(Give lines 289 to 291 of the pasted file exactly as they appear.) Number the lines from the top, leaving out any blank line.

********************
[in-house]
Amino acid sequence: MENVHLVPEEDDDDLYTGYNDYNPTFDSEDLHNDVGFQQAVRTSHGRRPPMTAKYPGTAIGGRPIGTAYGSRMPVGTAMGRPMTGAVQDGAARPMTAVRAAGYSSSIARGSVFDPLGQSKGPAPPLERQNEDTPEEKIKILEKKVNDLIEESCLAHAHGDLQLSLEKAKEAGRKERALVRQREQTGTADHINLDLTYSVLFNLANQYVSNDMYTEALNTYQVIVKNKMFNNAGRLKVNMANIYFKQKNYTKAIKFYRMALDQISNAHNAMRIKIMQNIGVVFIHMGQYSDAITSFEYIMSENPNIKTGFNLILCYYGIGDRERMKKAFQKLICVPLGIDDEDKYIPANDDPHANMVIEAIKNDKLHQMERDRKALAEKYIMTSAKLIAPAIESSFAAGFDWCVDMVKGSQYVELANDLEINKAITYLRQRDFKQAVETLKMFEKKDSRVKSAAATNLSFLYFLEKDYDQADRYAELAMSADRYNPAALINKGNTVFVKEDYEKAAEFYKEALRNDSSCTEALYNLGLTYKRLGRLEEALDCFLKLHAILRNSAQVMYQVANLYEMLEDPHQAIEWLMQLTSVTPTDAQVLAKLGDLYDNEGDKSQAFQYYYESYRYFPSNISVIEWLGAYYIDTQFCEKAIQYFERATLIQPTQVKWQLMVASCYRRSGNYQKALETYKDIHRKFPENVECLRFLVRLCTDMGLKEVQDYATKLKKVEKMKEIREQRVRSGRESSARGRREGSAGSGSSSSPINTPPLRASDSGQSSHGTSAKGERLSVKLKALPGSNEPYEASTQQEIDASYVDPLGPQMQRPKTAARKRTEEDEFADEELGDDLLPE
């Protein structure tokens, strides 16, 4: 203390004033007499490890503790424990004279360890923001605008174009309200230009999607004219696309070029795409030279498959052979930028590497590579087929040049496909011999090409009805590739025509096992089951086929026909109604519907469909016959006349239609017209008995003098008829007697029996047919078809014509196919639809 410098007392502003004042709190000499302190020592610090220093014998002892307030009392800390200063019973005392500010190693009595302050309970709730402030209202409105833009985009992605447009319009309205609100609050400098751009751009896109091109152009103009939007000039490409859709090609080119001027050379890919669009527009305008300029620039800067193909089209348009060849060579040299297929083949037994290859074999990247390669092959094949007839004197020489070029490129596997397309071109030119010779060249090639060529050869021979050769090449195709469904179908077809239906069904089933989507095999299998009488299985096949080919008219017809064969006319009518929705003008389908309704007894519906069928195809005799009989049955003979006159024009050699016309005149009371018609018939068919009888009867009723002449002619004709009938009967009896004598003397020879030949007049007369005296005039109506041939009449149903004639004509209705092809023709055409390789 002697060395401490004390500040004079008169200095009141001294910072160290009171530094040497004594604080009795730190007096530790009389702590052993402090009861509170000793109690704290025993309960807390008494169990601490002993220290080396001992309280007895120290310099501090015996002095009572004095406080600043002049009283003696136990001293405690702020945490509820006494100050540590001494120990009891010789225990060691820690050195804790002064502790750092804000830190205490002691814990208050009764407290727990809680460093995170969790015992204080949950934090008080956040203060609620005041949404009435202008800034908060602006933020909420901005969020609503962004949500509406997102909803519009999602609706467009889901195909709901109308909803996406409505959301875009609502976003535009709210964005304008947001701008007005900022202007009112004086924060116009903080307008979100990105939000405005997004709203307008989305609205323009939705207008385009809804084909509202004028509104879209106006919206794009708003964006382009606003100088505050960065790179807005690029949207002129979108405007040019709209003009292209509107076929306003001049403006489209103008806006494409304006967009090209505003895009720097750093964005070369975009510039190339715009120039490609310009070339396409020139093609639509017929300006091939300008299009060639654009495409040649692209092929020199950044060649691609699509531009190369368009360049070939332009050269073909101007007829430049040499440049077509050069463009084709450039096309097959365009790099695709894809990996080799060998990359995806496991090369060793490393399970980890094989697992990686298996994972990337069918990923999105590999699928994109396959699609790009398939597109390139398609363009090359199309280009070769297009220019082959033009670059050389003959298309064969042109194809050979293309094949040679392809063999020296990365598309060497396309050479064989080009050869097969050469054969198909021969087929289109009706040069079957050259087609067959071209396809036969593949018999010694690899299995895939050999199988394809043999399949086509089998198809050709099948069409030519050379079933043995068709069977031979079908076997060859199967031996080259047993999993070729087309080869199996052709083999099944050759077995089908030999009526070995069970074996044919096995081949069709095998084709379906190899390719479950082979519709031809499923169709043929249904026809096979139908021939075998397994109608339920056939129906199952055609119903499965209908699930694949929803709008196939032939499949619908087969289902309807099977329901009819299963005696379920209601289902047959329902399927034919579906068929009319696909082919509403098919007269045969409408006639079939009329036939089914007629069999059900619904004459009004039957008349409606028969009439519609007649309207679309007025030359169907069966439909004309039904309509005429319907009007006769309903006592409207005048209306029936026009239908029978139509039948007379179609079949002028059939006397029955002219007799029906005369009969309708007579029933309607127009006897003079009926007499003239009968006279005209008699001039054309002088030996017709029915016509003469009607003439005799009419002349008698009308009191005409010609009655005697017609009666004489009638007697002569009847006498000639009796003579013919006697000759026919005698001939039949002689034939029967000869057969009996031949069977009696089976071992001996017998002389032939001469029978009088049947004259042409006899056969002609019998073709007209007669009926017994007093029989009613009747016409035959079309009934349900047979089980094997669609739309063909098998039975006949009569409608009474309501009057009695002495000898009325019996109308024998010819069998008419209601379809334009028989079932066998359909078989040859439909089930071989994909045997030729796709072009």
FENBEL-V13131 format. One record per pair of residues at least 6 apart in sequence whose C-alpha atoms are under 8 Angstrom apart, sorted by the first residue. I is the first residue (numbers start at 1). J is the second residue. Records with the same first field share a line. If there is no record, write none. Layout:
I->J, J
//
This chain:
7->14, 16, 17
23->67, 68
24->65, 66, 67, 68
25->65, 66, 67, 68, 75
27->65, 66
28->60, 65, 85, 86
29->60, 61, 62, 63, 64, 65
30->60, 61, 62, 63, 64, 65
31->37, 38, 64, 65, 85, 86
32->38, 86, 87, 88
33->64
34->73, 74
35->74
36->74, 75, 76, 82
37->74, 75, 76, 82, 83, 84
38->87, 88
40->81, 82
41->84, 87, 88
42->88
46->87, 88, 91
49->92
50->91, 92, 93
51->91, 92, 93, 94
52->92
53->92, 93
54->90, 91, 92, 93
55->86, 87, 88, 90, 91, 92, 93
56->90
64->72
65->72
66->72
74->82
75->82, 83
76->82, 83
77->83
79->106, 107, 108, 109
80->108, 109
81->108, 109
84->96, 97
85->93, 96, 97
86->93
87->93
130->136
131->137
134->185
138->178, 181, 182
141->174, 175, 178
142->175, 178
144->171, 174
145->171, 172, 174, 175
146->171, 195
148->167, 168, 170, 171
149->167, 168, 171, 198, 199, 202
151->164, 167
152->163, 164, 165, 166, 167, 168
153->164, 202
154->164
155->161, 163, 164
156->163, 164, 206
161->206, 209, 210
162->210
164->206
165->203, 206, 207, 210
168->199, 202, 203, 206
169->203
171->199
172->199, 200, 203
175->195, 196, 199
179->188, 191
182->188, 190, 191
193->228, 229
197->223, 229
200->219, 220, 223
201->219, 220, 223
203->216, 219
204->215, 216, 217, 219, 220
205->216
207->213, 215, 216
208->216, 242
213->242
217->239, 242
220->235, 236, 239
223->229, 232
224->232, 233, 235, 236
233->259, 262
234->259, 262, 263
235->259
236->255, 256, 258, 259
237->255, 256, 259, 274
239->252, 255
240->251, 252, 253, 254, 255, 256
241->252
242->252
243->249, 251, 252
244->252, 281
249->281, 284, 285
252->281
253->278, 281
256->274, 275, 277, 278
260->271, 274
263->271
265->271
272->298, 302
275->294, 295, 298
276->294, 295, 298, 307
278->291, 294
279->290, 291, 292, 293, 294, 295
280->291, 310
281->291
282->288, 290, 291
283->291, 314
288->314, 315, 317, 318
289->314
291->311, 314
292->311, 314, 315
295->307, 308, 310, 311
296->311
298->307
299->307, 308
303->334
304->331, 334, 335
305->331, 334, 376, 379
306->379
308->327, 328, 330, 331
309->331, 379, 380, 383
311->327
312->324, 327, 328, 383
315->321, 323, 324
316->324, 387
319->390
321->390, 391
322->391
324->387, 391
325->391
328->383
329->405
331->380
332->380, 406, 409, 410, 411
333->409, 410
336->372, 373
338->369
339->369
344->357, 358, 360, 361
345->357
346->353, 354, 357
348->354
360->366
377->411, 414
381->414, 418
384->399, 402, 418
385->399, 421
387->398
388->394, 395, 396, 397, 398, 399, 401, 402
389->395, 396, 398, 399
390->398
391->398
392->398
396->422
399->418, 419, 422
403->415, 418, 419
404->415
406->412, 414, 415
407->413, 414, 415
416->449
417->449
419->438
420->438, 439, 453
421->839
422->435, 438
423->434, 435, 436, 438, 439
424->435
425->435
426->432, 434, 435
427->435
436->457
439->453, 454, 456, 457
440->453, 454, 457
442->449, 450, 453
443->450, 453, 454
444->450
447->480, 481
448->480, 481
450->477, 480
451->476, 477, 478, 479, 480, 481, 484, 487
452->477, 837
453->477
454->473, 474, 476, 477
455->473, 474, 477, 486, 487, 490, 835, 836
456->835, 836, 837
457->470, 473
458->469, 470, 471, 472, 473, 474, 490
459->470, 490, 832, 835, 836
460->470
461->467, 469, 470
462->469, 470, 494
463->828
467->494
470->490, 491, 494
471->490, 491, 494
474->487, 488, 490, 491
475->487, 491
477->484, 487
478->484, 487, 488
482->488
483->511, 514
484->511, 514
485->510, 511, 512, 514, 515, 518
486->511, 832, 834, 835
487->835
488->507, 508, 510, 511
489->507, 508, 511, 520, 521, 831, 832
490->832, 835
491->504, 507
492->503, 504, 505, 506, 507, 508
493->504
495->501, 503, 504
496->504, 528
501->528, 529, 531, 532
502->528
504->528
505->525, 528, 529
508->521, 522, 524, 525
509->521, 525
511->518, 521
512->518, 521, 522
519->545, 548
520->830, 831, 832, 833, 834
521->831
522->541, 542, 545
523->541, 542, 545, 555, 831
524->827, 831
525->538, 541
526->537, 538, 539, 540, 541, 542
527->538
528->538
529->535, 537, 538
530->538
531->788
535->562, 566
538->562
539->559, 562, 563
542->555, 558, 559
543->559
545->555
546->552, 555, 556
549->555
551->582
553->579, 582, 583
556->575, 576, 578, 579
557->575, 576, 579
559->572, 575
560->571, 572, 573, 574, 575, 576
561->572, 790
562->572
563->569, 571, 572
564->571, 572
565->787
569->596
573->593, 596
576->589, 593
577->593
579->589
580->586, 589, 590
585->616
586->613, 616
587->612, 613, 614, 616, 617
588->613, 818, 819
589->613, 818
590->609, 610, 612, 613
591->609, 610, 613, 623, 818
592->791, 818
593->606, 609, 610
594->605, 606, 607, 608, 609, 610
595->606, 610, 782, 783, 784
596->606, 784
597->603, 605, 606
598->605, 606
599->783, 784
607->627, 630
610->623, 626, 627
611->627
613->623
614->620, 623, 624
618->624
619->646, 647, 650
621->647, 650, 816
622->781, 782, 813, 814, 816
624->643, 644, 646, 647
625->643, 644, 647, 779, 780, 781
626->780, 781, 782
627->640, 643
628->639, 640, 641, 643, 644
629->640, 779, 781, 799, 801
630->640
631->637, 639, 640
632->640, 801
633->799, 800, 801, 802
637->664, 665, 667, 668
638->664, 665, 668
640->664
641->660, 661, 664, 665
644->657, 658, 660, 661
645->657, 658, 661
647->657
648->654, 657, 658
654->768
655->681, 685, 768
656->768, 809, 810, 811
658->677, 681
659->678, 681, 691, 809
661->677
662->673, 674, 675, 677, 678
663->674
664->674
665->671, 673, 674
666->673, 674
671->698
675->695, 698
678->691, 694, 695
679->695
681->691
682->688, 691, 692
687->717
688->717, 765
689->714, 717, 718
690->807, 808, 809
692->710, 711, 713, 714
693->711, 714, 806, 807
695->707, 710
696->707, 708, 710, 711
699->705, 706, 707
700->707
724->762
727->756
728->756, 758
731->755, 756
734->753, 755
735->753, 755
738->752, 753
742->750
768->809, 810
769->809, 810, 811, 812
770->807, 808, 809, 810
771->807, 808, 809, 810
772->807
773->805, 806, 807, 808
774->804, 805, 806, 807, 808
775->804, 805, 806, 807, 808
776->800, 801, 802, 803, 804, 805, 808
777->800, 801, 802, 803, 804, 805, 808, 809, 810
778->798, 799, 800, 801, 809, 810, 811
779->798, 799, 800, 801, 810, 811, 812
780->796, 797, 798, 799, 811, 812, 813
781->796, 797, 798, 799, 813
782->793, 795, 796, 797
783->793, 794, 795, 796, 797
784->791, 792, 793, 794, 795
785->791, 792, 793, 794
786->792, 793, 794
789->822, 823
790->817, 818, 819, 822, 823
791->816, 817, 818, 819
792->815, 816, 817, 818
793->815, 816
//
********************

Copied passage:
613->623
614->620, 623, 624
618->624